I know, beyond the shadow of a doubt, that he resides in God’s presence, singing as only he could sing, worshiping and giving glory to God.

Daddy Mommy with roses 25Dec05 04

15 May 2011

My Dad


Daddy 02, originally uploaded by ivoryblushroses.

My Dad passed away peacefully at 9 pm on May 14th. How I will miss him. Despite the sorrow, there is joy that he is now resting with God.

May the Lord Bless you and keep you Daddy.
May the Lord make his face to shine upon you and be gracious to you.
The Lord lift his countenance upon you and give you peace.
numbers 6: 24-26

08 May 2011

Happy Mother's Day!

It seems appropriate on this Mother's Day to post a picture of both my Mom and my Dad (with me at 4 months of age) today.

My Dad had a significant stroke on Friday and is in observation for a few days before they determine if he needs nursing home or hospice care.

Thankfully, I'm doing well enough after my surgery to have made the drive home to be with my family.

My Mom has been taking care of my Dad, who has advanced Alzheimer's, at home and doing an amazing job of it. At nearly 80, she is still involved in many activities with the Garden Club, Bird Club, Busy Bees, Bowling and playing MahJong.
She is an amazing woman!

05 May 2011

Travels with Jonathan

I'm feeling so well after my surgery, that Jonathan and I decided to head south towards Tucson for three days before he left. He likes to take photographs as much as I do, so we travel together very well! Our first stop was Montezuma Well National Monument.

Montezuma Well trail
Spring was well underway here and near the water the trees were lush and green while the top was still very much desert. I love the path through the trees and all the blooming wildflowers!

Montezuma Well Outlet
We walked down to the outlet to view the 1,000 year old irrigation ditch, which to me is one of the prettiest spots in Arizona.

Yellow Columbine
The yellow columbines were blooming!

Arizona Sycamore
The Arizona Sycamores with their white and shades of grey puzzle bark were reaching for the sky over the rim of the well.

Montezuma Castle
A few miles down the road, we stopped to see Montezuma Castle National Monument and it's spectacular cliff dwelling.

Engelmann Prickly Pear
After getting our hotel room in Tucson, we went out to Saguaro National Park East for a preview. The Engelmann Prickly Pear were all budded and blooming! Such lush blossom buds!

Saguaro in bloom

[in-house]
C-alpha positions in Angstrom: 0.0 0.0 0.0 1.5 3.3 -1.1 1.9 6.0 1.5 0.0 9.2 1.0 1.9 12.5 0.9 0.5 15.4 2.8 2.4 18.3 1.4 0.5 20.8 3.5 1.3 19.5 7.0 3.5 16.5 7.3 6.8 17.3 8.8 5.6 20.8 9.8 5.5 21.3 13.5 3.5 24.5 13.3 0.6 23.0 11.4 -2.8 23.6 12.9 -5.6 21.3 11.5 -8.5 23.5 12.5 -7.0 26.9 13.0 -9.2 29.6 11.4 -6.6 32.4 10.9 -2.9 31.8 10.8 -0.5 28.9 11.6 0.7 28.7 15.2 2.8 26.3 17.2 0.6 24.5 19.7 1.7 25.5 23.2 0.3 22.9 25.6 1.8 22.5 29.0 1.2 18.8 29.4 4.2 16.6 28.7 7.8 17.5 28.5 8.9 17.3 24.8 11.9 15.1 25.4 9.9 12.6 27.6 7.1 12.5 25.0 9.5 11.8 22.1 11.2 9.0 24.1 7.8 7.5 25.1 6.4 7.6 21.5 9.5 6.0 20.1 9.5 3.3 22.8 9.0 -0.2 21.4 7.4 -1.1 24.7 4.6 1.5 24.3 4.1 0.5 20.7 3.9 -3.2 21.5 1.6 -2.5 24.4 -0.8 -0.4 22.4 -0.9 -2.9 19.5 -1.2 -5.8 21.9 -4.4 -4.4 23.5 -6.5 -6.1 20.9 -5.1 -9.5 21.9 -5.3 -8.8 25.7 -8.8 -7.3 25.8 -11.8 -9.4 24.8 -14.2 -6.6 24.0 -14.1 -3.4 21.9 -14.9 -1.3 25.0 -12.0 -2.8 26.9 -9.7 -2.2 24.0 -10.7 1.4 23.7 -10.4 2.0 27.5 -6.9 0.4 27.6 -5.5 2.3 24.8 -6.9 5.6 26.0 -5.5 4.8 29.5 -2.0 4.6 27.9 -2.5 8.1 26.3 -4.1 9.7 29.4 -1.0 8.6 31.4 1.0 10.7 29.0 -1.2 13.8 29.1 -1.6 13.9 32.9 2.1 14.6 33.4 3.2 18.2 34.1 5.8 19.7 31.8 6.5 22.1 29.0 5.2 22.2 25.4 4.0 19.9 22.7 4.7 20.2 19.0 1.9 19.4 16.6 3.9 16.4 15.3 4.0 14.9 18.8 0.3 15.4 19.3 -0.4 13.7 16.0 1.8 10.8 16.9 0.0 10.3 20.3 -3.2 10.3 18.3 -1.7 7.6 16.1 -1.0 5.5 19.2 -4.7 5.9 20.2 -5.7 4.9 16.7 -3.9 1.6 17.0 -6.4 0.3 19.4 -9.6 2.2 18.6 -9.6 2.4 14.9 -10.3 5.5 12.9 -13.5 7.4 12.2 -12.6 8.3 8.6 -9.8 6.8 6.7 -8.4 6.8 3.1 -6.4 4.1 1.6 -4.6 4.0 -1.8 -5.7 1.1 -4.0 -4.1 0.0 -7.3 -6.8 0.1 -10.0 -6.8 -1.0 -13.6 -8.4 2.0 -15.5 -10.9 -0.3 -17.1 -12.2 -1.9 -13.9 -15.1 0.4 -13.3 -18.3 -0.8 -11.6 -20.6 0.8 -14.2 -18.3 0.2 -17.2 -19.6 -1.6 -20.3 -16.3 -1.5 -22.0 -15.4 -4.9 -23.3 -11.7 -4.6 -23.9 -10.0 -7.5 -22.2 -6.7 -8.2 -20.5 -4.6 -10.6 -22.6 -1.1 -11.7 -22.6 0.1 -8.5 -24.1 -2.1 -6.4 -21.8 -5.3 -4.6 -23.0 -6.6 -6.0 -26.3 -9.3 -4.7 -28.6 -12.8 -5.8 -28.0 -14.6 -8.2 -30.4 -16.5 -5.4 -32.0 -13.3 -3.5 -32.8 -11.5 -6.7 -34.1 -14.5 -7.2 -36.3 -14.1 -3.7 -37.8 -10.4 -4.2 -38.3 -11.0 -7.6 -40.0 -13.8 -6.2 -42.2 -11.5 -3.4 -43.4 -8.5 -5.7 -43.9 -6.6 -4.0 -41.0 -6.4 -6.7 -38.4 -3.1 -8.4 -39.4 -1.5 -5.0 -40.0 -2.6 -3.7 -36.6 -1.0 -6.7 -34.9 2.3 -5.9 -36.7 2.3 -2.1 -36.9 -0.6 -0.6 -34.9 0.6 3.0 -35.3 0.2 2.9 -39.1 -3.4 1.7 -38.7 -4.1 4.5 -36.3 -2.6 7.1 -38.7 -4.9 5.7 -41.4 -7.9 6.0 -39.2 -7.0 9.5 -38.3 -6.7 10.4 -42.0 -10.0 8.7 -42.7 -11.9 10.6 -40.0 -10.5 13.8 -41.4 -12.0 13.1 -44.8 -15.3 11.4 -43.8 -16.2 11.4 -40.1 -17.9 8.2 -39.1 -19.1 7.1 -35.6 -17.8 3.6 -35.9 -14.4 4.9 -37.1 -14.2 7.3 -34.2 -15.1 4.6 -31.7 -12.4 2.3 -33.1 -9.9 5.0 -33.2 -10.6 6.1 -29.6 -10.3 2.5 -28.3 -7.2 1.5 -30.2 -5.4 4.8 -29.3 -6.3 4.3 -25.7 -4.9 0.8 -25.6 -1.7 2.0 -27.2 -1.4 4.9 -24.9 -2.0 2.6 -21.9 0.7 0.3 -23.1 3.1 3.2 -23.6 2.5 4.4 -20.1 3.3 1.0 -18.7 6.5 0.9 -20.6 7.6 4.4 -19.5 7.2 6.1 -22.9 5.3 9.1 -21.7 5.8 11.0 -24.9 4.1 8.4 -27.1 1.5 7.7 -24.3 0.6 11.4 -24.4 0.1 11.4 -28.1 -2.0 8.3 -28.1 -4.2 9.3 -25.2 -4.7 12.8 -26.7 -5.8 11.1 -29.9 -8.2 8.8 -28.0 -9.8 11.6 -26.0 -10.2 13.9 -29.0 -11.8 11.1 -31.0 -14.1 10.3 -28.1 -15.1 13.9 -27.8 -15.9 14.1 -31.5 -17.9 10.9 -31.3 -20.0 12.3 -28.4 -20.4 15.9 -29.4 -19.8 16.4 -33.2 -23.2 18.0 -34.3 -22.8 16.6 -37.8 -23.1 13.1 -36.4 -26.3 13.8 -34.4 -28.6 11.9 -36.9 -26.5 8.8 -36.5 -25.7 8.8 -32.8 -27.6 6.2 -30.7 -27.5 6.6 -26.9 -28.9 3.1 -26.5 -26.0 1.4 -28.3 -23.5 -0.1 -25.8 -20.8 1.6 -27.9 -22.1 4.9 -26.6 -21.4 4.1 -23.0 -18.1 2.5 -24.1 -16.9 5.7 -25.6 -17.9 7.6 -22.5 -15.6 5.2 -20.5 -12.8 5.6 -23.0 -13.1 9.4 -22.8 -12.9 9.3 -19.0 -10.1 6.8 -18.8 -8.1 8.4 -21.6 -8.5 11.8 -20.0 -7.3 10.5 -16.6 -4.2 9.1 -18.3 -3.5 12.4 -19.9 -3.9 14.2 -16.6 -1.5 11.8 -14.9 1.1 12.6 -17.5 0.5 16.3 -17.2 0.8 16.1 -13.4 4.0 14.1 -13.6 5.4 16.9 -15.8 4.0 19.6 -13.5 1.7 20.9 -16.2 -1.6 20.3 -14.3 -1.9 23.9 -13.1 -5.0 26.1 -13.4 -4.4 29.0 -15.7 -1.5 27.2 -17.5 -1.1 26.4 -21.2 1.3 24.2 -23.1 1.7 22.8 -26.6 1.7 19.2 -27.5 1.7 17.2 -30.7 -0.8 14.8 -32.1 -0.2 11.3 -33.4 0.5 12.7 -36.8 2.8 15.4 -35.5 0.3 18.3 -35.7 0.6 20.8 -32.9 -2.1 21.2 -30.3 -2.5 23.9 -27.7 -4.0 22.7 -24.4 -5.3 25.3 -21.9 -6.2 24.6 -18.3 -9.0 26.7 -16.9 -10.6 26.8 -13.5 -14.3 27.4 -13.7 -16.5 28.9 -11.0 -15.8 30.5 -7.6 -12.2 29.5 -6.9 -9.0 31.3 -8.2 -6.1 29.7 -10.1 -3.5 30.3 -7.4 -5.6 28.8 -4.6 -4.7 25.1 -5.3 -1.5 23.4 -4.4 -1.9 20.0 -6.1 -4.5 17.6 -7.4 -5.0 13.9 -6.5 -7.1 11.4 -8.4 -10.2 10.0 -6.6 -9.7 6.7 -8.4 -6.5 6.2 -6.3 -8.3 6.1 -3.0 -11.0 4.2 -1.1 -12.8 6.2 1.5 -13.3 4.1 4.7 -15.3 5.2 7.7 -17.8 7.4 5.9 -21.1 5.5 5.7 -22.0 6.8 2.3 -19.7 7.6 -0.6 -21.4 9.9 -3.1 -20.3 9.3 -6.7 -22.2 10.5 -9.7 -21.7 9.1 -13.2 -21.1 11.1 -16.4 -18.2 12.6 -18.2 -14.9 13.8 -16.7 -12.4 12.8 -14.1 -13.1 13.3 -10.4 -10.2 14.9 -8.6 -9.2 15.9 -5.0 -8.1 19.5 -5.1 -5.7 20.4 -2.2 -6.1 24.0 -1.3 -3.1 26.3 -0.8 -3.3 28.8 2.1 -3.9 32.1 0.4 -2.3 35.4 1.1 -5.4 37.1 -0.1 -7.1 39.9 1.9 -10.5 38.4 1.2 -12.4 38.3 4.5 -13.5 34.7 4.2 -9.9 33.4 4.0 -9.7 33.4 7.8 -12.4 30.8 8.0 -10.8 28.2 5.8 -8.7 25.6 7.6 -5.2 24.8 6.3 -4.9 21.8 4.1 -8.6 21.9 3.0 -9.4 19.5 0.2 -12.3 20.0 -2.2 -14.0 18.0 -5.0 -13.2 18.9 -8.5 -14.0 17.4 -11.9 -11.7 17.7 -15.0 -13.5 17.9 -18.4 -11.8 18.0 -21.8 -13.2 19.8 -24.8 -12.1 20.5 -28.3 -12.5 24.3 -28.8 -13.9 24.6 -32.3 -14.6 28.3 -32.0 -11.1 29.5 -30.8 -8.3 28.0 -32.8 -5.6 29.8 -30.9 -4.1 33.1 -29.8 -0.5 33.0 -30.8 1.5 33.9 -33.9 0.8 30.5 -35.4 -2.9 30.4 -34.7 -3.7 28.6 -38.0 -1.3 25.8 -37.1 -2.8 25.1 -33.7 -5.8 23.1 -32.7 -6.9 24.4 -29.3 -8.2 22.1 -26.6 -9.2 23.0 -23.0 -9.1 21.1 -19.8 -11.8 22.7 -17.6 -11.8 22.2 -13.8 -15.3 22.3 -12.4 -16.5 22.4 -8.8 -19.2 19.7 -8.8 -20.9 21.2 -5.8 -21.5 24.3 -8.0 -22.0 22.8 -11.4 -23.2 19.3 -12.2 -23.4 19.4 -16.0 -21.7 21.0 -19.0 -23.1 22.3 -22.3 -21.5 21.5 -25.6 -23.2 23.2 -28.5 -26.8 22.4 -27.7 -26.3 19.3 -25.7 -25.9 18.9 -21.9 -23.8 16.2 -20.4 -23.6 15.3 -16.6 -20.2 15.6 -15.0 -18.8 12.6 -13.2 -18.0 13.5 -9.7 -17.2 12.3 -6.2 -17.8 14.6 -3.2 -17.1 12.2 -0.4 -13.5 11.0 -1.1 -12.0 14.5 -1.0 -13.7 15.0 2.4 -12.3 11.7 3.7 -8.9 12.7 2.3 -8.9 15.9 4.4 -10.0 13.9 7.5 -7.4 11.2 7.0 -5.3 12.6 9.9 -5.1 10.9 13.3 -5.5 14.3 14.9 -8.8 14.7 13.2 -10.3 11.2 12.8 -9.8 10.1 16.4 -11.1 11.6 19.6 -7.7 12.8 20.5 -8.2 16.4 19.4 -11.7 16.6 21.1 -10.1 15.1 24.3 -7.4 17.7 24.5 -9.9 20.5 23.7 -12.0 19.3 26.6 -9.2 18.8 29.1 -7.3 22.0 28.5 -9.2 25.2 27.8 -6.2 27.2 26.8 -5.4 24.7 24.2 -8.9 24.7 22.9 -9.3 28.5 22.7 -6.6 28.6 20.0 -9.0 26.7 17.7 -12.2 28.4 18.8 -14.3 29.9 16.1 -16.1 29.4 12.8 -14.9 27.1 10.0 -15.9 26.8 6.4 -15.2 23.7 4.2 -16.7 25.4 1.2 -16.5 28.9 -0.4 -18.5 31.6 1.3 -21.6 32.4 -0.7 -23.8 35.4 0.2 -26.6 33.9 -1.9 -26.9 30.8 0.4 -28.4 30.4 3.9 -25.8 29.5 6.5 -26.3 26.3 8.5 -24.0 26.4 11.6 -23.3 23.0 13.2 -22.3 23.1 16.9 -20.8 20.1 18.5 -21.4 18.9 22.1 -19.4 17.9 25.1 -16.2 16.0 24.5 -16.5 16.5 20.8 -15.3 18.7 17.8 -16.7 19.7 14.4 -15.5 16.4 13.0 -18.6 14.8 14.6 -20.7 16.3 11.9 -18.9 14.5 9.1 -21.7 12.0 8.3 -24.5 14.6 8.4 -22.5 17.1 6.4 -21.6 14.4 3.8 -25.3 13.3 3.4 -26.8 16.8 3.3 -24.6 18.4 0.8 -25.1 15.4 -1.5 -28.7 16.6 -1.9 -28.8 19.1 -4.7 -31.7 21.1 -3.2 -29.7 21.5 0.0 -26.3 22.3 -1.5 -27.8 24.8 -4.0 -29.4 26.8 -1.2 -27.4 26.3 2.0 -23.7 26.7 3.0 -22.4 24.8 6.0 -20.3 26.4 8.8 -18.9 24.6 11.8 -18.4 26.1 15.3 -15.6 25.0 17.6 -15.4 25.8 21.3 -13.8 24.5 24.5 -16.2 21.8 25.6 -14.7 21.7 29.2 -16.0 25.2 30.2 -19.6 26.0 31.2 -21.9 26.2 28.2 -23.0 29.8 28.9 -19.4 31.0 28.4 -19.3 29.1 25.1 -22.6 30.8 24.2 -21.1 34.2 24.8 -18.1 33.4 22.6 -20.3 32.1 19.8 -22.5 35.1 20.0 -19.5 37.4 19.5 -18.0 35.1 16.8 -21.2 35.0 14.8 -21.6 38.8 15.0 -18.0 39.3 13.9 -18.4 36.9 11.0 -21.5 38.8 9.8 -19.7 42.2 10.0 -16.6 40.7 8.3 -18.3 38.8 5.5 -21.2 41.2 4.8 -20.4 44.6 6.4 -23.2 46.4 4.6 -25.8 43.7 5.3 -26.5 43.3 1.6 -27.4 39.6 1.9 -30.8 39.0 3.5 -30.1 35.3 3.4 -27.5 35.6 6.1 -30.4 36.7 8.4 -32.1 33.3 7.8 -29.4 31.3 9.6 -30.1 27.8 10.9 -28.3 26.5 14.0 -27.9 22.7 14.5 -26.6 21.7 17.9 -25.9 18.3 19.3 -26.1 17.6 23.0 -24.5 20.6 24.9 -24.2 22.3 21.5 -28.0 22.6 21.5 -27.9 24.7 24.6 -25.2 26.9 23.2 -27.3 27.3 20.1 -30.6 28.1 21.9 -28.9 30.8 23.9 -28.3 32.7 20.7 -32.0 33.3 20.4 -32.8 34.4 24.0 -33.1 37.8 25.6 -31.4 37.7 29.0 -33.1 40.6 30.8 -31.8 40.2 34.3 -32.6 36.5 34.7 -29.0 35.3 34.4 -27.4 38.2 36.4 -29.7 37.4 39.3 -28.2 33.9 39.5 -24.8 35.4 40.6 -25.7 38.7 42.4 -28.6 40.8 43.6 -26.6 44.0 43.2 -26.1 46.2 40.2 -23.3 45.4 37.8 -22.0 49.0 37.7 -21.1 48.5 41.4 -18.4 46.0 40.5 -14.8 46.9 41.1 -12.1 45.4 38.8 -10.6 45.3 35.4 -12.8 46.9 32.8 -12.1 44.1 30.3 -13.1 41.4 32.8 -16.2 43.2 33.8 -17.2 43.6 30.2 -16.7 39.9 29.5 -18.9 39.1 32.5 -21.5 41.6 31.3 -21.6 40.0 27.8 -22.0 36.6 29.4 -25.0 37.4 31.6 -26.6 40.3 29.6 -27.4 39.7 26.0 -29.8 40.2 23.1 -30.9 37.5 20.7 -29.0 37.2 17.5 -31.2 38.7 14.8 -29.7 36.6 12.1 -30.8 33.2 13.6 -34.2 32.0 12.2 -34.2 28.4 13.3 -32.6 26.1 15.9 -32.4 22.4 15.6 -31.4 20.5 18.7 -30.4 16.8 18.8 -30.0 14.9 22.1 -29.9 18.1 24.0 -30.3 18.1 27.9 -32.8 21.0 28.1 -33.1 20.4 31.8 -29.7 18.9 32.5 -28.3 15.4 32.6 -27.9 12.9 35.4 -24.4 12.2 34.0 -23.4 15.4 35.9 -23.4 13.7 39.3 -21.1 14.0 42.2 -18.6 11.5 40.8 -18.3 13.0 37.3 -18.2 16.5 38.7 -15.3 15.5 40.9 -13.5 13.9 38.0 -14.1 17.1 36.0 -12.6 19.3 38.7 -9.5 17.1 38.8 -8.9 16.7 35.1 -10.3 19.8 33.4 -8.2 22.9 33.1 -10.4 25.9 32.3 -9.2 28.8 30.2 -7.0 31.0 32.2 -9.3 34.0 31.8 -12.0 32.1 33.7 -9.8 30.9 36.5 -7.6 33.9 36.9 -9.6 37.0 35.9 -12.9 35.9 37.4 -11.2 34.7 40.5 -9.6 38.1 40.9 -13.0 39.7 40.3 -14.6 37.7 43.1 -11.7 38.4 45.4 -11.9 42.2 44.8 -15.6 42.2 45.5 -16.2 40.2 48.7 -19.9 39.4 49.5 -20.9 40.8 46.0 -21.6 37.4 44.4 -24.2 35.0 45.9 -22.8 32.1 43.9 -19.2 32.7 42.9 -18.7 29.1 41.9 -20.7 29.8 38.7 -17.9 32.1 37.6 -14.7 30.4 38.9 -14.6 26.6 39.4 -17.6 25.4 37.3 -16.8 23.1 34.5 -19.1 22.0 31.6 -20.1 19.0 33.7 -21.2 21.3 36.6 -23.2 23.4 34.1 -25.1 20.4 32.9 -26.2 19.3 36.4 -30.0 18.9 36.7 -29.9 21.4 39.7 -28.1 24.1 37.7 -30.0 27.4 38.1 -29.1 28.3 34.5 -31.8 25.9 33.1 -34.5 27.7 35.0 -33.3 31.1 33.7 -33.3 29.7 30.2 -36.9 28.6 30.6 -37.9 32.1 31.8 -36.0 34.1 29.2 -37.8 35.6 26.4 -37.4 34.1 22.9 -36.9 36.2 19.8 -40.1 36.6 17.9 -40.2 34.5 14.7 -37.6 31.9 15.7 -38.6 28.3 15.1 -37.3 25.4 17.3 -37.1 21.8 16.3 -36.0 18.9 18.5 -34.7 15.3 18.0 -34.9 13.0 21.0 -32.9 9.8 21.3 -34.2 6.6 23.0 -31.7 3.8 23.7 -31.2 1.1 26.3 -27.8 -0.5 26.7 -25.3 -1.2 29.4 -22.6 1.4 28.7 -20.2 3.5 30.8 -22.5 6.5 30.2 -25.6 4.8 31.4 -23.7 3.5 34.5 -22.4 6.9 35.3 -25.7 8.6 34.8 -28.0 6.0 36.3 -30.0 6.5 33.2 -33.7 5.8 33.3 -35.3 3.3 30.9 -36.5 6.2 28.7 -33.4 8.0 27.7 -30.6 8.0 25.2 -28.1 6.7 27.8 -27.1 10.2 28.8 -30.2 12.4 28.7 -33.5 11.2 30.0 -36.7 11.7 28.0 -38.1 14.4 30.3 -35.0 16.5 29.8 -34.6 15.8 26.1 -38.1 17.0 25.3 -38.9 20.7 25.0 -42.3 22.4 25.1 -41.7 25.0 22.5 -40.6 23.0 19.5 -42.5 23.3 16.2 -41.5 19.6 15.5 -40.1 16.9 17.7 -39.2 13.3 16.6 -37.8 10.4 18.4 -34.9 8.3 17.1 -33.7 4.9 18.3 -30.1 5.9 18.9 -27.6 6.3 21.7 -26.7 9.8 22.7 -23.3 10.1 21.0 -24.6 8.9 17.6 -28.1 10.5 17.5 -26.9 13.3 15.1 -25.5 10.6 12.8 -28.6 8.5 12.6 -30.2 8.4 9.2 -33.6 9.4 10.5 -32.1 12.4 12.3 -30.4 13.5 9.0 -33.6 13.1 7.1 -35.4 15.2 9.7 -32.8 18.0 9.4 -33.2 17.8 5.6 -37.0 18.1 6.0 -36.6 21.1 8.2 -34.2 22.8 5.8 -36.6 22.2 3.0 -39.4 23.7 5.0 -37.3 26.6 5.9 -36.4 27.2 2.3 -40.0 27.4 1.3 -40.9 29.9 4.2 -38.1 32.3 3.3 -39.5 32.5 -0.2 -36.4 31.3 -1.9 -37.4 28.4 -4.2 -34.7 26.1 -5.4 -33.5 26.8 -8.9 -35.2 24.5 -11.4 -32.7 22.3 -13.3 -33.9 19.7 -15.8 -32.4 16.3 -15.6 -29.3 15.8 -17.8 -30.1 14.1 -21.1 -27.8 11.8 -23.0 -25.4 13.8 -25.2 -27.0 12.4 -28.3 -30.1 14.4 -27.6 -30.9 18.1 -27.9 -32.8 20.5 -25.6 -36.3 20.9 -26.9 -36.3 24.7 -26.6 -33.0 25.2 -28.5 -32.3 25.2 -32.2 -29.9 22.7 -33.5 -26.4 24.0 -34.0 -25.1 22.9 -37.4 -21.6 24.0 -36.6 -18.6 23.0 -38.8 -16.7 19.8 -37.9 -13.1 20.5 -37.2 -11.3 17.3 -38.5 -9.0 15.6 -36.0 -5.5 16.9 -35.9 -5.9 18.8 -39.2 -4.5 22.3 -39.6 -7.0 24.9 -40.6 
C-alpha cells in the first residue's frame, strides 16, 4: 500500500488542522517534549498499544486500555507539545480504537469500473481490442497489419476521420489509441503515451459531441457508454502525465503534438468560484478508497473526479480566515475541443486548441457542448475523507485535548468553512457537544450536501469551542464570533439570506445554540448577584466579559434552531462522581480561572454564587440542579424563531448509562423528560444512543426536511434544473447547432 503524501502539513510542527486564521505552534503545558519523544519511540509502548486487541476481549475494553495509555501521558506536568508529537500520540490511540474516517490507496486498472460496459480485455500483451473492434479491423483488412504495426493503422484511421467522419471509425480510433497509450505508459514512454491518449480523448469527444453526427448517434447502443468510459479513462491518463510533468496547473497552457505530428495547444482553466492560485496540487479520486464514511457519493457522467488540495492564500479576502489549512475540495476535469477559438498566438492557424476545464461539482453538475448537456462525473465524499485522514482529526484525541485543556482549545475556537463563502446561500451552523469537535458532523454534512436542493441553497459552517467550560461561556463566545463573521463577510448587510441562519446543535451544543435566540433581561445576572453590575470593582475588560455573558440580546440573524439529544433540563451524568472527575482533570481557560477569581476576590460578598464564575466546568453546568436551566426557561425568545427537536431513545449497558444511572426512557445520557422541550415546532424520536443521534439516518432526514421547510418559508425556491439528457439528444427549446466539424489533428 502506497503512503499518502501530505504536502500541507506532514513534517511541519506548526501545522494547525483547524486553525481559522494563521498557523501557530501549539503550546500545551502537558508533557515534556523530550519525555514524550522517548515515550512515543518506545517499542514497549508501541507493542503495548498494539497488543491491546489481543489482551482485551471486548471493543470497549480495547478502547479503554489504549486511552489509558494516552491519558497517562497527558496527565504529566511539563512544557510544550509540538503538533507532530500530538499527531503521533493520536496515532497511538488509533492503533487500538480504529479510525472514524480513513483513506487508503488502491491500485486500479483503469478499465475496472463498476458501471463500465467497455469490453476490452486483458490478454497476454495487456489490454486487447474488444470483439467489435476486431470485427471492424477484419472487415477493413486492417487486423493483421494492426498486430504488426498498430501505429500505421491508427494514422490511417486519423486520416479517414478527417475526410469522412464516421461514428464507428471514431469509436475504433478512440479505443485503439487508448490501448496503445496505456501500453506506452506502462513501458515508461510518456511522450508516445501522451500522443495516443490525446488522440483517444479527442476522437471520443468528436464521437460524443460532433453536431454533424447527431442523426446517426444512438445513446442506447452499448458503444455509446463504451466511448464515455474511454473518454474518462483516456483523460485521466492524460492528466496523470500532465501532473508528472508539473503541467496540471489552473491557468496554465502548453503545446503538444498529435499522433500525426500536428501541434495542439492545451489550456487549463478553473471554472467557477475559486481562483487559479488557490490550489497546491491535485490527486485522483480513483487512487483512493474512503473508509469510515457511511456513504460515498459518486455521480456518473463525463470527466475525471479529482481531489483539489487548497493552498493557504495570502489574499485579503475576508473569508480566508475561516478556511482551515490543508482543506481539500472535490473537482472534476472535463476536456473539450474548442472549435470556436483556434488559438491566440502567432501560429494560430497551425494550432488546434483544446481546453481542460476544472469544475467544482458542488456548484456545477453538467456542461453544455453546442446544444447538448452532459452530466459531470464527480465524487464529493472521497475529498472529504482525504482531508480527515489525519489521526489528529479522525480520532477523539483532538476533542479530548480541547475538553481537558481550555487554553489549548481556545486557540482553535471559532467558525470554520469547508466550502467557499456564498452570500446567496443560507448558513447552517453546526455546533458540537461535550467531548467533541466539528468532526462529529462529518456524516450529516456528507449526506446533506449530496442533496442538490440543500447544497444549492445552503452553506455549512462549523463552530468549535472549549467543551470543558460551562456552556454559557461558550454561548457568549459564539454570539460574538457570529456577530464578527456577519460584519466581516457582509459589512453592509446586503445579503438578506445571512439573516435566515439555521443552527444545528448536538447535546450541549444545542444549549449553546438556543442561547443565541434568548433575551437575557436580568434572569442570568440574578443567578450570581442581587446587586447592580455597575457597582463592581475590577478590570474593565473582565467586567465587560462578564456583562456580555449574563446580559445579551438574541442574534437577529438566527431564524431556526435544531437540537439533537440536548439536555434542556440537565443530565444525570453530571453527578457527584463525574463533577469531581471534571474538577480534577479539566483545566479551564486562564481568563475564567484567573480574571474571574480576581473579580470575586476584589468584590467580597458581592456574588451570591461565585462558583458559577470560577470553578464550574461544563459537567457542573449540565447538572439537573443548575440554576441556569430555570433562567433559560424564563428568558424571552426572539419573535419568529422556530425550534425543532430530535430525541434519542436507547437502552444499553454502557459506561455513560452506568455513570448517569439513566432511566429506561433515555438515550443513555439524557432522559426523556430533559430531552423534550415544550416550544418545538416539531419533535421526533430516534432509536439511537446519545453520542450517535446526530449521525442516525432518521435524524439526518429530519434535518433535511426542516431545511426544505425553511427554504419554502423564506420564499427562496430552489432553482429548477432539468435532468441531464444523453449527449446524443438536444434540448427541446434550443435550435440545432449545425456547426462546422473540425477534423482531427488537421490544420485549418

The saguaro were just starting to bloom as well!

Saguaro Sunset
Saguaro cactus make for some wonderful sunset photographs! How lovely to be outside without needing a sweater, even at dusk! (It's still quite chilly in Flagstaff!)

Cat Claw Acacia (I think)
The next day we took a more leisurely look at Saguaro East. A walk along one of the washes revealed all sorts of interesting trees in bloom, like this Cat Claw Acacia.

Mesquite Tree in bloom
Lots of yellow blooms in the desert, such as these long blooms on the Velvet Mesquite.

Saguaro in bloom
And of course, there were more blooming saguaro to see! It's almost like all the branches are holding wedding bouquets!

Cholla Flowers
The Cholla were blooming with wine red flowers and the brightest yellow stamens and pollen!

Prickly Pear Bloom with Bee
The prickly pear blossoms start off bright yellow...

Prickly Pear Cactus Bloom
And as they age, turn a lovely peach color! They are just loaded with pollen and lots of insect and bird activity!

Cholla wood
Even the old skeletons of the cholla cactus is interesting. Love the patterns and color. Jonathan called it Tarantula wood and I must admit that I'm quite glad I didn't find any lurking!

San Xavier del Bac
On our third day, we visited the San Xavier del Bac Cathedral. The stunning white tower against the deep blue sky is stunning!

San Xavier del Bac 1
The morning sun was creeping over the wall. I loved the effect of light and shadow.

San Xavier del Bac Altar
Inside the Cathedral, the gilded altar immediately captures attention. They still had lilies decorating the front from Easter.

San Xavier del Bac ceiling
I love the painted domed ceilings and effect of folds of fabric.

San Xavier del Bac decor
This motif runs all around the church. The rope is the "Tie that Binds" all believers together in the church. The two "fabric" layers below that are the hem of Aaron's robe, decorated with pomegranate and tassels.

San Xavier del Bac vestmant
In the associated museum, they detail the history of the San Xavier Mission going back to the late 1700's. One of the displays includes this magnificent hand embroidered vestment that I love. Amazing embroidery!

Saguaro Blossoms n buds
Before heading back to Flagstaff, we made a stop at Saguaro National Park West. We found a saguaro with blooms and buds at eye level! Usually they are way over ones head! I love the texture of the buds.

Saguaro Pictographs
Our last stop before returning home, was to see the pictographs at the Signal Hill picnic area in Saguaro. In all the times I've been to Saguaro, I'd never stopped to see them. It never fails to amaze me how things such as this were created with the most rudimentary tools!

Conrad
Here is Conrad, Jonathan's beautiful Australian Shepherd, who traveled with us. He loves to sit in chairs! I think he was feeling a little left out while Jonathan and I were working on a project! Now they have headed back to Colorado. The apartment is very quiet, but I'm using the time to finish a couple of projects and I'm enjoying a little more time off before I have to be back at work!